The interface ID is assigned by the advertising OSPF router as a The Interface ID is assigned by the advertising OSPF router as a
locally unique identifier and need not be unique in any broader locally unique identifier and need not be unique in any broader
context; it is not expected to contain any information about the context; it is not expected to contain any information about the
device owner or traffic transiting the device, so there are no device owner or traffic transiting the device, so there are no
privacy oncerns associated with its advertisement. privacy concerns associated with its advertisement.
6. Acknowledgments
Thanks to Tony Przygienda for his extensive review and useful
comments.
7. References 6. References
7.1. Normative References 6.1. Normative References
[RFC2119] Bradner, S., "Key words for use in RFCs to Indicate [RFC2119] Bradner, S., "Key words for use in RFCs to Indicate
Requirement Levels", BCP 14, RFC 2119, Requirement Levels", BCP 14, RFC 2119,
DOI 10.17487/RFC2119, March 1997, DOI 10.17487/RFC2119, March 1997,
<https://www.rfc-editor.org/info/rfc2119>. <https://www.rfc-editor.org/info/rfc2119>.
[RFC2328] Moy, J., "OSPF Version 2", STD 54, RFC 2328, [RFC2328] Moy, J., "OSPF Version 2", STD 54, RFC 2328,
DOI 10.17487/RFC2328, April 1998, DOI 10.17487/RFC2328, April 1998,
<https://www.rfc-editor.org/info/rfc2328>. <https://www.rfc-editor.org/info/rfc2328>.
[RFC3630] Katz, D., Kompella, K., and D. Yeung, "Traffic Engineering [RFC3630] Katz, D., Kompella, K., and D. Yeung, "Traffic Engineering
(TE) Extensions to OSPF Version 2", RFC 3630, (TE) Extensions to OSPF Version 2", RFC 3630,
DOI 10.17487/RFC3630, September 2003, DOI 10.17487/RFC3630, September 2003,
<https://www.rfc-editor.org/info/rfc3630>. <https://www.rfc-editor.org/info/rfc3630>.
[RFC4203] Kompella, K., Ed. and Y. Rekhter, Ed., "OSPF Extensions in [RFC4203] Kompella, K., Ed. and Y. Rekhter, Ed., "OSPF Extensions in
Support of Generalized Multi-Protocol Label Switching Support of Generalized Multi-Protocol Label Switching
(GMPLS)", RFC 4203, DOI 10.17487/RFC4203, October 2005, (GMPLS)", RFC 4203, DOI 10.17487/RFC4203, October 2005,
<https://www.rfc-editor.org/info/rfc4203>. <https://www.rfc-editor.org/info/rfc4203>.
[RFC5613] Zinin, A., Roy, A., Nguyen, L., Friedman, B., and D. [RFC5613] Zinin, A., Roy, A., Nguyen, L., Friedman, B., and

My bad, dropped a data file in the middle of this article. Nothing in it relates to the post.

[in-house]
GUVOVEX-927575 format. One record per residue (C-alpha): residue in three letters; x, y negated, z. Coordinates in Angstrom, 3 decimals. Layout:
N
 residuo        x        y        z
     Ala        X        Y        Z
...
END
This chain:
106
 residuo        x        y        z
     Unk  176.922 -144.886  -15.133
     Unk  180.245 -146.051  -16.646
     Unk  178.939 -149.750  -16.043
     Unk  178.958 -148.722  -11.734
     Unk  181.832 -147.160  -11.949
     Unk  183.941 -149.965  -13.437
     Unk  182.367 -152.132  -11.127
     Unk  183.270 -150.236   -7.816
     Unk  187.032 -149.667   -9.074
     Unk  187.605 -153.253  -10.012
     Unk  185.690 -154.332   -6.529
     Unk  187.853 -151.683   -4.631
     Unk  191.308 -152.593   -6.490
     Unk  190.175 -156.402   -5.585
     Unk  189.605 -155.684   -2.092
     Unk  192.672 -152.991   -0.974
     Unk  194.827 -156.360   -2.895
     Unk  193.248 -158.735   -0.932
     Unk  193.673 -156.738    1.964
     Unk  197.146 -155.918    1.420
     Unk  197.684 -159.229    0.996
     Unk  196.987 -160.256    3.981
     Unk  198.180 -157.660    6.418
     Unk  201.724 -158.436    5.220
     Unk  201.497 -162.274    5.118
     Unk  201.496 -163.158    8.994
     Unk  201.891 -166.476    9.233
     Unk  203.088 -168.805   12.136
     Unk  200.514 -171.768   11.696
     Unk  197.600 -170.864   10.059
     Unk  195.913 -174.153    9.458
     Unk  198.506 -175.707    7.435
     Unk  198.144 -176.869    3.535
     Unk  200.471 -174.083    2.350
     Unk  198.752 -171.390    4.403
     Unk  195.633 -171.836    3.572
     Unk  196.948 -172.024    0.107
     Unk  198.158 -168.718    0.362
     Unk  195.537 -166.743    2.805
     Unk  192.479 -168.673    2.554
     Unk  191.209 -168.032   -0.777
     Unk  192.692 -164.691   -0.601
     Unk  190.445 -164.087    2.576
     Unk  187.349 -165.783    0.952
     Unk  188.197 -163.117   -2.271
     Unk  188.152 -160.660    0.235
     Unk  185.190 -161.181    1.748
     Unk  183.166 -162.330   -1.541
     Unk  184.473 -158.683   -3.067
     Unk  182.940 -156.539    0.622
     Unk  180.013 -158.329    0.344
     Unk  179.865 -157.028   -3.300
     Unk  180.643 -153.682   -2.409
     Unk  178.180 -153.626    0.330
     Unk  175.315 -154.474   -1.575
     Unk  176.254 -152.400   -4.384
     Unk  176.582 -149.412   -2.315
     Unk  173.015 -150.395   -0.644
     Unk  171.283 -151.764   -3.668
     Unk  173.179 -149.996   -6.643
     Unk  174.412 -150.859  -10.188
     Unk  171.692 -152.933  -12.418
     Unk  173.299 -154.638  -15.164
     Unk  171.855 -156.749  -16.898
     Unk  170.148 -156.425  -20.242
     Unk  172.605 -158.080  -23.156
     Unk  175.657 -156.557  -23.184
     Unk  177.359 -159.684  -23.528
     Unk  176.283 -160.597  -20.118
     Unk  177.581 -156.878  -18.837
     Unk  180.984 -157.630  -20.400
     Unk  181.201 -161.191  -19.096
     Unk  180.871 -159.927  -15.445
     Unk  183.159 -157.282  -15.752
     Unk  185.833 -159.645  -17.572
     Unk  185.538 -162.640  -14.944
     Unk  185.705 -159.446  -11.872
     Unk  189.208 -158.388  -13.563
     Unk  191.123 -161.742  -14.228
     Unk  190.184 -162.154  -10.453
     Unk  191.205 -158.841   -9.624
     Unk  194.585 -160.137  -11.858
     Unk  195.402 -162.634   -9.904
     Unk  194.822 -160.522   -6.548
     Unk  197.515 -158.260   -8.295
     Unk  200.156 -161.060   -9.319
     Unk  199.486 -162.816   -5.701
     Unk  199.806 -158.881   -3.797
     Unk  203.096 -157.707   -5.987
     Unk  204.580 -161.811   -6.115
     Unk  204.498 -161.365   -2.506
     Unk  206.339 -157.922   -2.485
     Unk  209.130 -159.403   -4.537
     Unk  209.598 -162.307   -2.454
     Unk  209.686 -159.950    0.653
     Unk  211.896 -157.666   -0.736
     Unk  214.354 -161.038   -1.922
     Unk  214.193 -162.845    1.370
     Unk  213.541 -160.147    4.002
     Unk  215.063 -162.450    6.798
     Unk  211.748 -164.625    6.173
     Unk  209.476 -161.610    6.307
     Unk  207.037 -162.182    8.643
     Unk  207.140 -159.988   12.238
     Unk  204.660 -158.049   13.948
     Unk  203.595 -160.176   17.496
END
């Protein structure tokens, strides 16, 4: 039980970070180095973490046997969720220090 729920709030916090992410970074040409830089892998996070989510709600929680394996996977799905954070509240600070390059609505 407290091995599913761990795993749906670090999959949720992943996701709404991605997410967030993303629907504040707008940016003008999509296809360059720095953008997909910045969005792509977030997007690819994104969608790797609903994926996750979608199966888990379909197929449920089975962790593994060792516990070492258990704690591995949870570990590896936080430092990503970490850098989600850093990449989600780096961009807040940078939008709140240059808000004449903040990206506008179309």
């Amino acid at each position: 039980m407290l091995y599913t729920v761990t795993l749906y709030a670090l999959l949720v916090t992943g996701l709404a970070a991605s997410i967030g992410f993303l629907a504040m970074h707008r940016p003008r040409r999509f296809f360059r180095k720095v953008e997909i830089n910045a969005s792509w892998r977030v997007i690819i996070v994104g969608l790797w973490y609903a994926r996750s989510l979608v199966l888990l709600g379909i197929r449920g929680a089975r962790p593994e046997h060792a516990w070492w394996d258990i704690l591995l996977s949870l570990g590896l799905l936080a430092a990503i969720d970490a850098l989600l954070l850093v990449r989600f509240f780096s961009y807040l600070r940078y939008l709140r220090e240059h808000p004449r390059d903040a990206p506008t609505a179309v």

Yeung, "OSPF Link-Local Signaling", RFC 5613, D. Yeung, "OSPF Link-Local Signaling", RFC 5613,
DOI 10.17487/RFC5613, August 2009, DOI 10.17487/RFC5613, August 2009,
<https://www.rfc-editor.org/info/rfc5613>. <https://www.rfc-editor.org/info/rfc5613>.
[RFC7684] Psenak, P., Gredler, H., Shakir, R., Henderickx, W., [RFC7684] Psenak, P., Gredler, H., Shakir, R., Henderickx, W.,
Tantsura, J., and A. Lindem, "OSPFv2 Prefix/Link Attribute Tantsura, J., and A. Lindem, "OSPFv2 Prefix/Link Attribute
Advertisement", RFC 7684, DOI 10.17487/RFC7684, November Advertisement", RFC 7684, DOI 10.17487/RFC7684, November
2015, <https://www.rfc-editor.org/info/rfc7684>. 2015, <https://www.rfc-editor.org/info/rfc7684>.
[RFC8174] Leiba, B., "Ambiguity of Uppercase vs Lowercase in RFC [RFC8174] Leiba, B., "Ambiguity of Uppercase vs Lowercase in RFC
2119 Key Words", BCP 14, RFC 8174, DOI 10.17487/RFC8174, 2119 Key Words", BCP 14, RFC 8174, DOI 10.17487/RFC8174,
May 2017, <https://www.rfc-editor.org/info/rfc8174>. May 2017, <https://www.rfc-editor.org/info/rfc8174>.
7.2. Informative References [RFC8379] Hegde, S., Sarkar, P., Gredler, H., Nanduri, M., and
L. Jalil, "OSPF Graceful Link Shutdown", RFC 8379,
DOI 10.17487/RFC8379, May 2018,
<https://www.rfc-editor.org/info/rfc8379>.
6.2. Informative References
[RFC2863] McCloghrie, K. and F. Kastenholz, "The Interfaces Group [RFC2863] McCloghrie, K. and F. Kastenholz, "The Interfaces Group
MIB", RFC 2863, DOI 10.17487/RFC2863, June 2000, MIB", RFC 2863, DOI 10.17487/RFC2863, June 2000,
<https://www.rfc-editor.org/info/rfc2863>. <https://www.rfc-editor.org/info/rfc2863>.
[RFC5709] Bhatia, M., Manral, V., Fanto, M., White, R., Barnes, M., [RFC5709] Bhatia, M., Manral, V., Fanto, M., White, R., Barnes, M.,
Li, T., and R. Atkinson, "OSPFv2 HMAC-SHA Cryptographic Li, T., and R. Atkinson, "OSPFv2 HMAC-SHA Cryptographic
Authentication", RFC 5709, DOI 10.17487/RFC5709, October Authentication", RFC 5709, DOI 10.17487/RFC5709, October
2009, <https://www.rfc-editor.org/info/rfc5709>. 2009, <https://www.rfc-editor.org/info/rfc5709>.
[RFC7474] Bhatia, M., Hartman, S., Zhang, D., and A. Lindem, Ed.,
"Security Extension for OSPFv2 When Using Manual Key
Management", RFC 7474, DOI 10.17487/RFC7474, April 2015,
<https://www.rfc-editor.org/info/rfc7474>.
Acknowledgments
Thanks to Tony Przygienda for his extensive review and useful
comments.
Authors' Addresses Authors' Addresses
Peter Psenak (editor) Peter Psenak (editor)
Cisco Systems, Inc. Cisco Systems, Inc.
Apollo Business Center Apollo Business Center
Mlynske nivy 43 Mlynske nivy 43
Bratislava 821 09 Bratislava 821 09
Slovakia Slovakia
Email: ppsenak@cisco.com Email: ppsenak@cisco.com
Ketan Jivan Talaulikar Ketan Talaulikar
Cisco Systems, Inc. Cisco Systems, Inc.
S.No. 154/6, Phase I, Hinjawadi S.No. 154/6, Phase I, Hinjawadi
PUNE, MAHARASHTRA 411 057 Pune, Maharashtra 411 057
India India
Email: ketant@cisco.com Email: ketant@cisco.com
Wim Henderickx Wim Henderickx
Nokia Nokia
Copernicuslaan 50 Copernicuslaan 50
Antwerp 2018 Antwerp 2018
Belgium Belgium
Email: wim.henderickx@nokia.com Email: wim.henderickx@nokia.com
Padma Pillay-Esnault Padma Pillay-Esnault
Huawei Huawei USA
2330 Central Expressway 2330 Central Expressway
Santa Clara, CA 95050 Santa Clara, CA 95050
USA United States of America
Email: padma@huawei.com Email: padma@huawei.com